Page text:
AVR Coding Challenge: How many ways can you twiddle this bit?
The canonical way to set the interrupt bit on AVR is the
sei (enable interrupt) instruction, but there are many creative and devious ways to set a bit.
Before you click more, see if you can think of every possible way to set the
I bit in
SREG, then read on to see if I missed any!
From the AVR datasheets…
The instruction following SEI will be executed before any pending interrupts.
sei instruction does is set the interrupt enable bit in the status register. As far as I can tell, there is no mention of this delayed interrupt handling for any other method of setting the
I bit. Whenever the documentation is ambiguous, we are left to experiment to find the answer!
We will need to test every case, but what are the cases?
So Many Ways to Set a Bit
Here are the four cases I could think up (with a little help from my friends)…
SEI (base case)
Super simple. By the book.
Obvious. Even your grandma got this one. No points awarded.
in r16,0x3f // Get SREG
ori r16,128 // Set I bit
out 0x3f,r16 // Save back to SREG
Did you know that you can map IO registers to data space by adding 0x20 to the address? You get a point!
lds r16, 0x5f // Get SREG
ori r16,128 // Set I bit
sts 0x5f, r16 // Put SREG in though the back door
(hat tip to Nerd Ralph for this one!)
Did you remember indirect addressing? Give yourself another point!
clr r29 // Clear Y pointer high byte
ldi r28,0x5f // Set Y low byte to point to SREG (0x3f+0x20)
ld r16, Y // Get SREG
ori r16,128 // Set I bit
st Y,r16 // Put SREG in the Doug Henning way
Did you remember that the
I bit is always set upon return from an interrupt? From datasheet section 7.7…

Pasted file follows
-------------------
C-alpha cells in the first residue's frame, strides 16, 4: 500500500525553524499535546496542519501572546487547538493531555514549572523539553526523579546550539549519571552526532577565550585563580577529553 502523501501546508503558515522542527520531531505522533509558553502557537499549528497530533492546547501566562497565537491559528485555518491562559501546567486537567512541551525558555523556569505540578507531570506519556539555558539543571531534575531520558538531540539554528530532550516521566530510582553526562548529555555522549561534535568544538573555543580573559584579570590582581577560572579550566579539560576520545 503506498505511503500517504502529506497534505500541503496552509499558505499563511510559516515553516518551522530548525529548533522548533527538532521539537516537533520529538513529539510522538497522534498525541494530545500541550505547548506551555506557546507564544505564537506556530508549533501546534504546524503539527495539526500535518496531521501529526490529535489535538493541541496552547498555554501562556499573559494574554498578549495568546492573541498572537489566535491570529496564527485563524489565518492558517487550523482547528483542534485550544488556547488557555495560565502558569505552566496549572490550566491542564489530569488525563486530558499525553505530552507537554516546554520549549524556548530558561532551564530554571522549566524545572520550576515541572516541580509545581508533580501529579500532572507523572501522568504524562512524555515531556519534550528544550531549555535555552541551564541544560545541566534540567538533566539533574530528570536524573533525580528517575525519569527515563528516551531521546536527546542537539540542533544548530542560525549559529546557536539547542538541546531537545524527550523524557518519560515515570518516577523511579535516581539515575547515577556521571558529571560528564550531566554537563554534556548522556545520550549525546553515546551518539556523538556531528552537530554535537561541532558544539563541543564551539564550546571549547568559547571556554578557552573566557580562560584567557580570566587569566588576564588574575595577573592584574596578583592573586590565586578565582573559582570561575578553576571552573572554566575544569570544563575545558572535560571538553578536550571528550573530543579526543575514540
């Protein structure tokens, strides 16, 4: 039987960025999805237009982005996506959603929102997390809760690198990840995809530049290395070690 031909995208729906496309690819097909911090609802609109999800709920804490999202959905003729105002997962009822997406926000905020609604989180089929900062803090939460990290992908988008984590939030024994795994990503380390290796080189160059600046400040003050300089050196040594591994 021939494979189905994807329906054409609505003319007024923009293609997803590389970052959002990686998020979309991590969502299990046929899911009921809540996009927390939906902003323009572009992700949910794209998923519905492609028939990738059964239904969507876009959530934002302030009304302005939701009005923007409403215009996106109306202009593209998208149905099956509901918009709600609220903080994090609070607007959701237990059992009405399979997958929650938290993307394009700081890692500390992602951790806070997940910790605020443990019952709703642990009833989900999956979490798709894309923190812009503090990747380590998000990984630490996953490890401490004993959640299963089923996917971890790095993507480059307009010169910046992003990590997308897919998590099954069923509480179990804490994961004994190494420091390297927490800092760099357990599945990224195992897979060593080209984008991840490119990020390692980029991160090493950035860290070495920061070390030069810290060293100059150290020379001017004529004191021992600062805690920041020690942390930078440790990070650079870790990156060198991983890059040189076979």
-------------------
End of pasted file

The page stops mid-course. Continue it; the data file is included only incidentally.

The I-bit is automatically set when a Return from Interrupt instruction – RETI – is
So here is possibly the slowest and most indirect way to execute an
sei. If you get paid by the KLOC, feel free to use this in all your code!
ldi r28,low(retitarget) // push the high and low bytes of the target address
ldi r28,high(retitarget) // on stack so return will end up there
reti // jump off…
retitarget: // …and land here! (and implicitly set I bit)
(Hat tip to Zevv for this one!)
For all of the above cases, it seams that the processor does always allow the instruction following the setting of the
I to run, even if there is a pending interrupt. Not a surprising result, but good to know for sure!
Here are some cases (some suggested by others) that turn out to not be alternate ways to flip the bit. Some even downright crash & burn!
STD is really just
ST in disguise. Let’s look at the op-codes..
10q0 qq1r rrrr 1qqq std (r=register, q=offset)
1001 001r rrrr 1100 st (r=register)
See the resemblance?
st is just
std with a 0 offset.
It turns out that
bset! They are one and the same! Take a look at the op-codes…
1001 0100 0sss 1000 bset (s=bit in SREG)
1001 0100 0111 1000 sei
The interrupt enable
I bit is bit 7 (111 in binary) in
sei is just an easier to read and remember way to say “
This one is a weaselly hack. We set the stack pointer to the memory mapped address of the